Dark-Skinned Foreigners in Russia Blighted

By HENRY MEYER, Associated Press Writer
Fri May 5, 4:46 PM ET

MOSCOW - As a black man in Russia, Gabriel Anicet Kotchofa knows life means always being home by 9 p.m., never using public transit and hearing abusive remarks when he goes out in public with his white wife.

"Sometimes I even go to the shop with my wife and we go separately, so nobody knows that we are together," the native of Benin says.

Still, his experience has been milder than that of many blacks, Asians and dark-skinned Caucasians in Russia — he hasn't been killed, maimed or even attacked.

"I'm a very lucky person. I have never been aggressed, because I know where to go, when to go and how to behave myself," said Kotchofa, an academic.

Race-based attacks are rising sharply in Russia, a reflection of the xenophobia that was under the surface in Soviet times. In 2005 alone, 31 murders and 382 assaults were race-connected, according to the Moscow-based Sova human rights center.

Already this year, 14 people have been killed in racial attacks.

The attacks hit especially hard at natives of Third World countries who have come to Russia to study, because of the country's comparatively low tuition costs or because they are blocked from studying in the West by stringent visa regimes.

A few months after arriving from Gabon in 1999 for studies at People's Friendship University in Moscow, Juldas Okie Etoumbia was shocked by the beating death of a Guinean student in their dormitory. The victim had refused to open the door for a cleaning lady in the early hours of the morning and she returned with several men who bludgeoned him with a hammer.

But Etoumbia, 28, was determined to follow through with studies that he hopes will lead to a career as a diplomat.

"There are times when I think I should have never come to this country. But you realize that you came for a noble cause, to get an education, and you are obliged to go through with it," he said.

Although he said he's never been attacked, he's lost count of the insults tossed at him. Once, traveling on the Moscow subway, he lost his grip and brushed the hand of a fellow-passenger — who demonstratively took out a handkerchief and wiped his hand clean.

In the Soviet era, when the Kremlin was promoting the worldwide spread of Communism, the government strongly preached racial tolerance and offered generous scholarships that brought tens of thousands of Third World students to Russia to study.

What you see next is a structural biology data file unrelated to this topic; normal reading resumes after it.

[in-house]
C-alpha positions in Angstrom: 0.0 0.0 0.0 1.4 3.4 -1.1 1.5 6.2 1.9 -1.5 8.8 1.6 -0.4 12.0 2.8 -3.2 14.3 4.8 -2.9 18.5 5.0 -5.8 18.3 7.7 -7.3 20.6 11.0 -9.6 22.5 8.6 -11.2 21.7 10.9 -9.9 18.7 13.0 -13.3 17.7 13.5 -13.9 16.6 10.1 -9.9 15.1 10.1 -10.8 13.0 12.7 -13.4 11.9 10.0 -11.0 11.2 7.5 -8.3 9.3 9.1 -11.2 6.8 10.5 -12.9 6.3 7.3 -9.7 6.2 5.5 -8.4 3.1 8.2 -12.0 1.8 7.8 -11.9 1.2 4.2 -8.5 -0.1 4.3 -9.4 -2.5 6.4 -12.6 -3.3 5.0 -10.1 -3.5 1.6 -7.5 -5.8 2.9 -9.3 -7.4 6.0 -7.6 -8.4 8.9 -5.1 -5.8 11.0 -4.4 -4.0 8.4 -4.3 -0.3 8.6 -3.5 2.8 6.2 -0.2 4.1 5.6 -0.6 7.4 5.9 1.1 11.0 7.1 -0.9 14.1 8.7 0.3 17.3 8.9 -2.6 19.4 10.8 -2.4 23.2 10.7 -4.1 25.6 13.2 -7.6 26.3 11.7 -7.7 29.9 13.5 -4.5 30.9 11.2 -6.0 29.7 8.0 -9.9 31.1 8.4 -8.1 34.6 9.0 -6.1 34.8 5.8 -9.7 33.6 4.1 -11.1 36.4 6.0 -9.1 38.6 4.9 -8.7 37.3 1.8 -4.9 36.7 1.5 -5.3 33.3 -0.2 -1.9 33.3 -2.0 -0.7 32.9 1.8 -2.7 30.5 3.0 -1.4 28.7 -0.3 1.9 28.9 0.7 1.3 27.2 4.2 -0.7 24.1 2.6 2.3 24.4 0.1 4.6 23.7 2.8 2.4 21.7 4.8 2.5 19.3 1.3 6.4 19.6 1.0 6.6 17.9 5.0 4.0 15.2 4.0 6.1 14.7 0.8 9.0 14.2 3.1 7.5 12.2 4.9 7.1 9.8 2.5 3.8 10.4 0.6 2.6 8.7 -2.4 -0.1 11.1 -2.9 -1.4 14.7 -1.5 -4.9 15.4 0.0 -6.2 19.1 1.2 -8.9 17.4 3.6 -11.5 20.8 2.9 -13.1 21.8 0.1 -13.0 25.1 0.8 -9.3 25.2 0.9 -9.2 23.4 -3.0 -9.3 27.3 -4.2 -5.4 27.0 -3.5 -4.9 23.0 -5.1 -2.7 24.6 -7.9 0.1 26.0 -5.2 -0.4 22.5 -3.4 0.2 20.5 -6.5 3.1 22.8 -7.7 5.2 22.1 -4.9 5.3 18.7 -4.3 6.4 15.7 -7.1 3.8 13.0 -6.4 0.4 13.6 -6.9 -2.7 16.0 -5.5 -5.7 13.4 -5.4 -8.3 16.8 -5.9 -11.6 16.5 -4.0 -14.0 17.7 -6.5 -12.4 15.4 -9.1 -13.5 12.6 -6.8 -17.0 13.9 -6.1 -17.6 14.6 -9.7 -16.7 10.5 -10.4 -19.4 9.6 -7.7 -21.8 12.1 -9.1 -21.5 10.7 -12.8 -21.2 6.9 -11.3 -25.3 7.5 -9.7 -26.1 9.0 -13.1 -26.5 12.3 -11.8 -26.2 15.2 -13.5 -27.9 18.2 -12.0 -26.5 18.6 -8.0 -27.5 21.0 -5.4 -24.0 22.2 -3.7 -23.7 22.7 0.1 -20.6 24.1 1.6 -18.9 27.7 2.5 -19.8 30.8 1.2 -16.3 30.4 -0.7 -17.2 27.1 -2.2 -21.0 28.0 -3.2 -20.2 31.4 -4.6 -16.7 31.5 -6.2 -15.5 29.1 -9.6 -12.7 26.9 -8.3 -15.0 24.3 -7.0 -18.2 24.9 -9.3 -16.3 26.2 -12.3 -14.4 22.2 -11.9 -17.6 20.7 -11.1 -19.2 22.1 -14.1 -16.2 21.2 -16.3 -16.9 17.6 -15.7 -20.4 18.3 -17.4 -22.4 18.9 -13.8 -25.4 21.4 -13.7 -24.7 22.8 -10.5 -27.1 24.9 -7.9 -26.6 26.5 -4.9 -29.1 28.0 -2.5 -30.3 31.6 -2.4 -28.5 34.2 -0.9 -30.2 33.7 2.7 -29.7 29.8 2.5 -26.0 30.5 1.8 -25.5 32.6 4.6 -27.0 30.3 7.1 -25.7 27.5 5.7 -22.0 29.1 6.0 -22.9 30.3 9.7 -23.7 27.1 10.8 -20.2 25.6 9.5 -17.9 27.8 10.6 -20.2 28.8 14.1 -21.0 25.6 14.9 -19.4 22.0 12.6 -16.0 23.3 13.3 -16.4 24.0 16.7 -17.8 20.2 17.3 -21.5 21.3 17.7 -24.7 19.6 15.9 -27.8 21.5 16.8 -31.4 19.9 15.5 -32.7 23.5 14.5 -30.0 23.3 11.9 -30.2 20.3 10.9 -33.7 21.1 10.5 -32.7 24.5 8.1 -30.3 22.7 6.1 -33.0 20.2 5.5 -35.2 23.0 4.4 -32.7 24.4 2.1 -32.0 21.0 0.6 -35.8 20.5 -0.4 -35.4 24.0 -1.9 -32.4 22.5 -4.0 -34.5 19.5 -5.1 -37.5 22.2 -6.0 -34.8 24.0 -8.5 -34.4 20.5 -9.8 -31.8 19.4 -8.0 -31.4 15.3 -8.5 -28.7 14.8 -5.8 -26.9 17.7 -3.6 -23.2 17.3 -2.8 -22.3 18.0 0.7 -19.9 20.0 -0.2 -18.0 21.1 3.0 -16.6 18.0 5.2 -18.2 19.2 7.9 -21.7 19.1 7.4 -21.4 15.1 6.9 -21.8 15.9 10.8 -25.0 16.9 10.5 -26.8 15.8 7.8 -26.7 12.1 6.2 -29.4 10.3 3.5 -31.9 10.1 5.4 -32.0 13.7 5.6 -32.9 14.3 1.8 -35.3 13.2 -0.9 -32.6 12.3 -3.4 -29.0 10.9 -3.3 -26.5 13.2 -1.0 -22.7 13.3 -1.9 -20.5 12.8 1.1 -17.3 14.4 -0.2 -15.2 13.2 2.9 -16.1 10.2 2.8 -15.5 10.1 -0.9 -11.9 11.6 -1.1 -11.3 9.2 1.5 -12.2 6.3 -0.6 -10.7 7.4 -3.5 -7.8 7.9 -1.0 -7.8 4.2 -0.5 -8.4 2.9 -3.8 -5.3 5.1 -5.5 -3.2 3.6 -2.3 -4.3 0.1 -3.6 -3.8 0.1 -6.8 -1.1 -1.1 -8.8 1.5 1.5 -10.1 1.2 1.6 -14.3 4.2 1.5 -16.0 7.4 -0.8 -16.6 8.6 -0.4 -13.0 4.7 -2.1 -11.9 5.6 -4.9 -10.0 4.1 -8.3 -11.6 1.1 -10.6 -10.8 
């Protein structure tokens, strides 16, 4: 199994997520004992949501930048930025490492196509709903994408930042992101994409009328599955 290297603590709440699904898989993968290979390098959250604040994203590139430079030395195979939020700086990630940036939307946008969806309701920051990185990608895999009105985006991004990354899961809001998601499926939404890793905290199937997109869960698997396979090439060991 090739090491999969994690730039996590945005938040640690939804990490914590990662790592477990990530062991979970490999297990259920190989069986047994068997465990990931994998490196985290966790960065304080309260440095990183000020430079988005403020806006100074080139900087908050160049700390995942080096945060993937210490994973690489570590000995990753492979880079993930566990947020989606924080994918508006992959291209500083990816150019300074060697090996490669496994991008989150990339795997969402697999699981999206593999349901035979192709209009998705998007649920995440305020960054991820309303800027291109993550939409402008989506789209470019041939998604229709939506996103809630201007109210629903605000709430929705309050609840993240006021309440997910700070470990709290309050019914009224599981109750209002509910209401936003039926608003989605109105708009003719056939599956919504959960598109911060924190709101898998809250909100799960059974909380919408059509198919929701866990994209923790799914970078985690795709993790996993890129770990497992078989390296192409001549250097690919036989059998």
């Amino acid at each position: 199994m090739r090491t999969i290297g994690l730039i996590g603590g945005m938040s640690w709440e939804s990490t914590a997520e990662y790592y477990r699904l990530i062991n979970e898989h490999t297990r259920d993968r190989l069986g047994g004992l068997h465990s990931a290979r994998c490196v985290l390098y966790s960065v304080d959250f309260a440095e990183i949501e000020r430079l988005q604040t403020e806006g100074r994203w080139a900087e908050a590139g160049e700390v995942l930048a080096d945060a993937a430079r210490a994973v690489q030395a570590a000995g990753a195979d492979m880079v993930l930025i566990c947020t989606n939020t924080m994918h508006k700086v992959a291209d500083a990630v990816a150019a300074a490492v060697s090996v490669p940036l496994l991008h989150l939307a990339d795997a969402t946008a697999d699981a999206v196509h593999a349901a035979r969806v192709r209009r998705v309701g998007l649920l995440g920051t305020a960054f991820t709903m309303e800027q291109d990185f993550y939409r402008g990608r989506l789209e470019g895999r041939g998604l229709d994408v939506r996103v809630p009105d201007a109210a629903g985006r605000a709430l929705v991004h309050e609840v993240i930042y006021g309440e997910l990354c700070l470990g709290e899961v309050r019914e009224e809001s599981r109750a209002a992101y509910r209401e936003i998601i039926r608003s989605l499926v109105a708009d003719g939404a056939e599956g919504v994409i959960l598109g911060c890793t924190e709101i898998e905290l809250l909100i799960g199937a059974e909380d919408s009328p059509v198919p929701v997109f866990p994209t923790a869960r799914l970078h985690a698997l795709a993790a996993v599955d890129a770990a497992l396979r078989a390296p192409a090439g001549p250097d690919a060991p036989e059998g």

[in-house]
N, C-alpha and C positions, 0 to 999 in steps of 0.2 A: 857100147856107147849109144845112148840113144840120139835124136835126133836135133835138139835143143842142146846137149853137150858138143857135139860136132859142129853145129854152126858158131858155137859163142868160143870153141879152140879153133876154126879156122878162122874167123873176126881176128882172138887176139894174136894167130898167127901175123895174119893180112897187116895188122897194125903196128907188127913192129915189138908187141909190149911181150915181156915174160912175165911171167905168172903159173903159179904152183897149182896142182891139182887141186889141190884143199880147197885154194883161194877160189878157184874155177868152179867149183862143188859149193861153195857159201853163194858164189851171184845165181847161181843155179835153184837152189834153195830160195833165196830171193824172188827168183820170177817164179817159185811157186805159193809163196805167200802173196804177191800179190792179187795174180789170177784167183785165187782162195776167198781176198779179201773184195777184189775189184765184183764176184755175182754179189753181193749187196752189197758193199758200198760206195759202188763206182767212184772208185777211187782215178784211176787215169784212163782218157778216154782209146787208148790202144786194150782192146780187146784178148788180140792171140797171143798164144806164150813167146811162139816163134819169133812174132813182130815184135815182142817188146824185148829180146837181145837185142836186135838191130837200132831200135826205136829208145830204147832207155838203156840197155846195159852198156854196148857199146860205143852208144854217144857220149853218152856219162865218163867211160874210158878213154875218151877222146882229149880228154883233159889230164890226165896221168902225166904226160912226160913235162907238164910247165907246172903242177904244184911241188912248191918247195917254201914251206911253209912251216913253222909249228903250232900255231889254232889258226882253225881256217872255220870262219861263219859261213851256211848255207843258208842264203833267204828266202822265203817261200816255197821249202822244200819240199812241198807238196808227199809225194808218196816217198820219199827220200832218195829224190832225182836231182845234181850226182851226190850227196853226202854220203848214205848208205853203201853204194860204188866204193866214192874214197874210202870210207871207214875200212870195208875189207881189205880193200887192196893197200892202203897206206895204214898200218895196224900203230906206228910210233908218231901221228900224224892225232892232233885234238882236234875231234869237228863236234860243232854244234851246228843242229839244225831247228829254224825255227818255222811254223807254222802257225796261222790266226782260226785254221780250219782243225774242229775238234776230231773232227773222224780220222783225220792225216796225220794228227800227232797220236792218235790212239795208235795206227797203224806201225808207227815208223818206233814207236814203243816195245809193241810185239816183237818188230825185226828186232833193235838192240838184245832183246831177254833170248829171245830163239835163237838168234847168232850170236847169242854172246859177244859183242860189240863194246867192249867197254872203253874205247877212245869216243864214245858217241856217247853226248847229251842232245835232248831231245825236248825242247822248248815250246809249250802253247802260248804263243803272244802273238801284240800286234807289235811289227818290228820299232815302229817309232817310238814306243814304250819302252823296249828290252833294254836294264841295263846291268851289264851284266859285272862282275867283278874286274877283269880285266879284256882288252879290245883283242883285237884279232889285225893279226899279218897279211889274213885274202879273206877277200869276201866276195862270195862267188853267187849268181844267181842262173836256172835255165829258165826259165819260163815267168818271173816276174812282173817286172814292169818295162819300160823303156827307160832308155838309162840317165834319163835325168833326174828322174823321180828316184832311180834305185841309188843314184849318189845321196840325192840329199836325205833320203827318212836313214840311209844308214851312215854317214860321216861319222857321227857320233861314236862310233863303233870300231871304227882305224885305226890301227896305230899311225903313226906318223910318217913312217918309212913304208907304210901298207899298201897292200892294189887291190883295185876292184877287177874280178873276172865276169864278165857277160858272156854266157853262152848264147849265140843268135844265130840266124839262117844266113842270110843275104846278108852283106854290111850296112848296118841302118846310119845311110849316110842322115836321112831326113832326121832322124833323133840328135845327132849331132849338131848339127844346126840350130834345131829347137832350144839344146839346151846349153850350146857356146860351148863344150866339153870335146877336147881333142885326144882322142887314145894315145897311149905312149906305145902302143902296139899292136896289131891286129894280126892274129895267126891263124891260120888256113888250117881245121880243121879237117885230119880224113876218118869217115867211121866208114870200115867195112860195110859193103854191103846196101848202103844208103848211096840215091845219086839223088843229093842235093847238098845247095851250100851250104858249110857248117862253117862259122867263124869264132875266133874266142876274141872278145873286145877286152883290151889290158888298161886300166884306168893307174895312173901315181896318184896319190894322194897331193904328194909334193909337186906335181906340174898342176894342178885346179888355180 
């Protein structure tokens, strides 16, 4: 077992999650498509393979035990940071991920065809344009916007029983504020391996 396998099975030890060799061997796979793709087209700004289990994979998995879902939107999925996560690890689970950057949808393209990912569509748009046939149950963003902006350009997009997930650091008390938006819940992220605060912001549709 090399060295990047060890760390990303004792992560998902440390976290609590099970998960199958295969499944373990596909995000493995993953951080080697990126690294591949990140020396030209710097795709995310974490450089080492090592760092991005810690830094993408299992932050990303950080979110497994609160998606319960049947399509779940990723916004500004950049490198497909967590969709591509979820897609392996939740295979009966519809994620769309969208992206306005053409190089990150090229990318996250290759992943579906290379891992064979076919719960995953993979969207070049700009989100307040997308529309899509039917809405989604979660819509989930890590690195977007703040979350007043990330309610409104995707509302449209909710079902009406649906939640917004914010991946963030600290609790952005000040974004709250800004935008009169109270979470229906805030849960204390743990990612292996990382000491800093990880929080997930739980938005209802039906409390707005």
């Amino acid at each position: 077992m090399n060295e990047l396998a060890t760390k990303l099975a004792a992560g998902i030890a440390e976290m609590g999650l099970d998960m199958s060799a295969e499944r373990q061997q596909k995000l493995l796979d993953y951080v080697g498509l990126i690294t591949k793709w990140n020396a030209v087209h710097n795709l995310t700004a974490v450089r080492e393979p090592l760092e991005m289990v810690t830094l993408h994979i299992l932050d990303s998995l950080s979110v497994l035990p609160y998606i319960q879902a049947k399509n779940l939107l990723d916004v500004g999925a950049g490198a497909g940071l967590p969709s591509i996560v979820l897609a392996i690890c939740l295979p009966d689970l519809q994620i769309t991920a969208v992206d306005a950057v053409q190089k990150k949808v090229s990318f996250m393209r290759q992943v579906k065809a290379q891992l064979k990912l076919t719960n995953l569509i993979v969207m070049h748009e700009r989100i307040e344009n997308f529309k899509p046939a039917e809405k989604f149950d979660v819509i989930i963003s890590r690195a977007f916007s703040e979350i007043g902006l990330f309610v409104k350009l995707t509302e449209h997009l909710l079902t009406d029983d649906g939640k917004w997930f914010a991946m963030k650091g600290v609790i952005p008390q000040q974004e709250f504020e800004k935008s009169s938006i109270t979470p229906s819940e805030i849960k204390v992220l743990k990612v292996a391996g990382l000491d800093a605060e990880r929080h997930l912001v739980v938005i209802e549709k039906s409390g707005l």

Kotchofa came in 1981 and says at that time, dark-skinned foreigners could go out day or night in perfect safety. Now a professor at the Gubkin Oil and Gas Institute, he laments the post-Soviet rise of nationalist politicians who openly spread xenophobic views. He suggests that certain "forces" have a vested interest in the proliferation of racial attacks.

Some observers claim the Kremlin has encouraged the growth of nationalism in order to cast itself as a bulwark against the far-right as parliamentary and presidential elections loom in 2007 and 2008.

"Our political leaders have an interest in this issue remaining prominent in the run-up to the election campaign," said Alexander Brod, head of the Moscow Bureau of Human Rights.

President Vladimir Putin has acknowledged that xenophobia is a problem and the pro-Kremlin youth group Nashi has lent its support to the anti-racism campaign.

But prosecutions are rare, with many hate crimes treated as hooliganism, an offense that brings only short sentences. In one such case, seven teenagers were sentenced this year to terms of 1 1/2 to 5 1/2 years in prison in the stabbing death of a 9-year-old Tajik girl in St. Petersburg.

The racist climate in Russia is deterring foreigners who want to come here for their education, according to Kotchofa. Some have gone home, and the number of foreign students from outside the former Soviet Union today is 60,000 — less than half the number in 1991, partly because Russian government scholarships are much scarcer.

Still, with university fees at $3,000-4,000 a year, Russia remains the only viable option for many foreigners.

Mustafa Mohamed ElHassan from Sudan, who is to complete a doctorate in civil engineering this year after 10 years in Russia, is profoundly grateful for his education.

But he says he is impatient to leave, not least because of the rampant racism.

"Life now is tough. It's not like 10 years ago," he said.

The head of the Arab student association at People's Friendship, ElHassan advises people to go out only in groups and never late at night, but like many others he must leave the relative safety of the campus every day to travel long distances by subway to faculties elsewhere in Moscow.

Etoumbia, the aspiring diplomat from Gabon, regrets the rise in violence because it undermines the melting-pot experience at People's Friendship University.

"We have 132 countries represented here, it's like a mini United Nations. If you are willing to study here, you can get a first-class education," he said.

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